WASHINGTON — Less than one week after setting the mixed martial arts world on fire with his high-profile win over Mark Hunt at UFC 200, professional wrestler and brawler Brock Lesnar has reportedly tested positive for performance-enhancing drugs.
According to a Friday announcement from UFC, Lesnar was informed by the U.S. Anti-Doping Agency of a “potential…violation stemming from an out-of-competition sample collection on June 28.” UFC learned of the violation on Thursday night after the sample was tested by the UCLA Olympic Analytical Lab.
No other information on the test, or the substance detected were released at this time.
If Lesnar is confirmed to have violated the UFC’s performance drug standards, his return to UFC could be short-lived. Lesnar, training for a top spot at the WWE’s Summer Slam pay per view in August, made a surprise return to the UFC after a five-year hiatus that many assumed to be permanent. The one-time heavyweight champion enjoyed a mercurial rise in UFC during the late 2000s, but his career was derailed by injury and illness.
Lesnar returned to professional wrestling in 2012, where he has been an infrequent superstar with major appeal. It is unclear what effect, if any, a positive effect in UFC could have on his wrestling career.
The irony is that Lesnar competed in UFC 200 as a beneficiary of a positive drug test by Jon “Bones” Jones, who was scheduled to compete for the title against champion Daniel Cormier. When asked about his good fortune at the time of the announcement, Lesnar referred to Jones’ positive test as “unprofessional.”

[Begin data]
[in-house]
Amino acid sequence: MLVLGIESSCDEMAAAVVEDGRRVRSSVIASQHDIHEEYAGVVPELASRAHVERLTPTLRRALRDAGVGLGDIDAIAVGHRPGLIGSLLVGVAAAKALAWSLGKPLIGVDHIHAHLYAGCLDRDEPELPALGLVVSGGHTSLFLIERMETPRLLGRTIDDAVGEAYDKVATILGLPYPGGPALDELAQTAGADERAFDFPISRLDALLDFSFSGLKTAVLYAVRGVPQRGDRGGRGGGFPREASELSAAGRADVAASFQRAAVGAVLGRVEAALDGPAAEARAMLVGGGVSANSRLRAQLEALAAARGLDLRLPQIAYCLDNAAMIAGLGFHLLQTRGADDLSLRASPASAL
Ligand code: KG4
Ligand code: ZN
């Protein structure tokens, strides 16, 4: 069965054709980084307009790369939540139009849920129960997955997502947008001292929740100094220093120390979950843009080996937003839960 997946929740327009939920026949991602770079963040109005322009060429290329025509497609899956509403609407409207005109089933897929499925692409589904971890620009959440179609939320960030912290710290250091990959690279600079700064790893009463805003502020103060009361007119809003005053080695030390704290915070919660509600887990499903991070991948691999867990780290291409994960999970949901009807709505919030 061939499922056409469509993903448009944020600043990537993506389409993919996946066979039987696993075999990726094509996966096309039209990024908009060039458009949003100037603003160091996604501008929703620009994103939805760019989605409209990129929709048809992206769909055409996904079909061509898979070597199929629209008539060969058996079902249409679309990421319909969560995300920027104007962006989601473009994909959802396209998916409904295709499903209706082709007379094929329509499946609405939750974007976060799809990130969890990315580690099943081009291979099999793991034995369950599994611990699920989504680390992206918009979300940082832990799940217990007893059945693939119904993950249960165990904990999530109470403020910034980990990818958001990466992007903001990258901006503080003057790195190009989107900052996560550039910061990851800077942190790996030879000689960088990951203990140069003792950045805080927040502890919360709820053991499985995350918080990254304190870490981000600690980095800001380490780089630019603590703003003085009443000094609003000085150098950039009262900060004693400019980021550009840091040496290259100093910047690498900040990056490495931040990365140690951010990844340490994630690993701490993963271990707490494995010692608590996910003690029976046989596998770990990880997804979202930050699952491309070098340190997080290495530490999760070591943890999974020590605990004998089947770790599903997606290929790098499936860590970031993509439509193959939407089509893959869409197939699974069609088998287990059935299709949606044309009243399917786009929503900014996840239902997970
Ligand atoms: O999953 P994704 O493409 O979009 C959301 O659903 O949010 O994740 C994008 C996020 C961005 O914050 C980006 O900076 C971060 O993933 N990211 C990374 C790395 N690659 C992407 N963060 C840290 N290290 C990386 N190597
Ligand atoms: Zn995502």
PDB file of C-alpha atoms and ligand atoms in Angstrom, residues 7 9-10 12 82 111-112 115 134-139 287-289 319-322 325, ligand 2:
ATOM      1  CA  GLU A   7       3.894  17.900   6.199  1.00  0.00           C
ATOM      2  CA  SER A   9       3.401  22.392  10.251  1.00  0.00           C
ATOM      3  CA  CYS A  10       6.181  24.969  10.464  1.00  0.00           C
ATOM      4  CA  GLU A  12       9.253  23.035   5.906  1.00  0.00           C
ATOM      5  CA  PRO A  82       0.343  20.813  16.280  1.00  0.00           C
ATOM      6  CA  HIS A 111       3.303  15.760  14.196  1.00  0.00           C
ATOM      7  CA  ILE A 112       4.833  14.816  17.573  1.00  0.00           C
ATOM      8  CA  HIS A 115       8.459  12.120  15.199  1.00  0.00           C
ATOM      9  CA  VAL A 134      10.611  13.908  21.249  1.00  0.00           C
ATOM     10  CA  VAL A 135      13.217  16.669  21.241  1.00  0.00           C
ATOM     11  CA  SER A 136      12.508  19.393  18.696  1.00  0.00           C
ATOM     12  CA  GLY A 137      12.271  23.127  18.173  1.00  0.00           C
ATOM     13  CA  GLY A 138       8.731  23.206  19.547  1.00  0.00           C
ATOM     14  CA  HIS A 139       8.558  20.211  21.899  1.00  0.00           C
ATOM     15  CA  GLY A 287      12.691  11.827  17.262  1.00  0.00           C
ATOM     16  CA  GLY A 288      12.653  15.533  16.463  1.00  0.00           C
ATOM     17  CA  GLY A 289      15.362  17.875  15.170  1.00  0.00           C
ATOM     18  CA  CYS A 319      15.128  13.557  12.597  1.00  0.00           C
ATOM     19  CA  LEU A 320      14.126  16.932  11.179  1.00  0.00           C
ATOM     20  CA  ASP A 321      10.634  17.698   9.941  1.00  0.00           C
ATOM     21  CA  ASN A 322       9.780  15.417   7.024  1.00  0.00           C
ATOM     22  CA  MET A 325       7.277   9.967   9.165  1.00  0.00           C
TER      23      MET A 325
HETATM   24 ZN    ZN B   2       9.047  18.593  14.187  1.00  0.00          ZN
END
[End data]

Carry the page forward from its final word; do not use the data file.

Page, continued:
UFC fighters are tested throughout the training process, which gave Lesnar a pereceived advantage in the lead-up to the fight. Hunt went so far as to accuse Lesnar of “juicing,” accusations that seemed baseless at the time. Lesnar will now have a secondary sample, collected at the same time, tested for discrepancies. He will also be permitted an appeals process.
If found guilty, the U.S. Anti-Doping Agency recommends a two-year ban, but it will be up to the discretion off UFC.
Thanks in part to Lesnar-Hunt, UFC 200 was a ratings bonanza, with approximately 1.6 million pay per view sales, just short of the record from UFC 196. In the hours after the fight, UFC reached an agreement with a group headlined by WME-IMG, to sell itself for $4 billion. That is a record for the sale of any sports entity.
Part of the UFC’s success can be tied to its appeal among younger generations, funneling interest and dollars away from sports like boxing and football. The average UFC fan is estimated to be 37.8 years old, with nearly 45 percent of the fan base falling in the millennial generation.
Going into UFC 200, the international brand could claim broadcasts to 156 counties, in 29 different languages, with 1.1 billion households receiving UFC programming.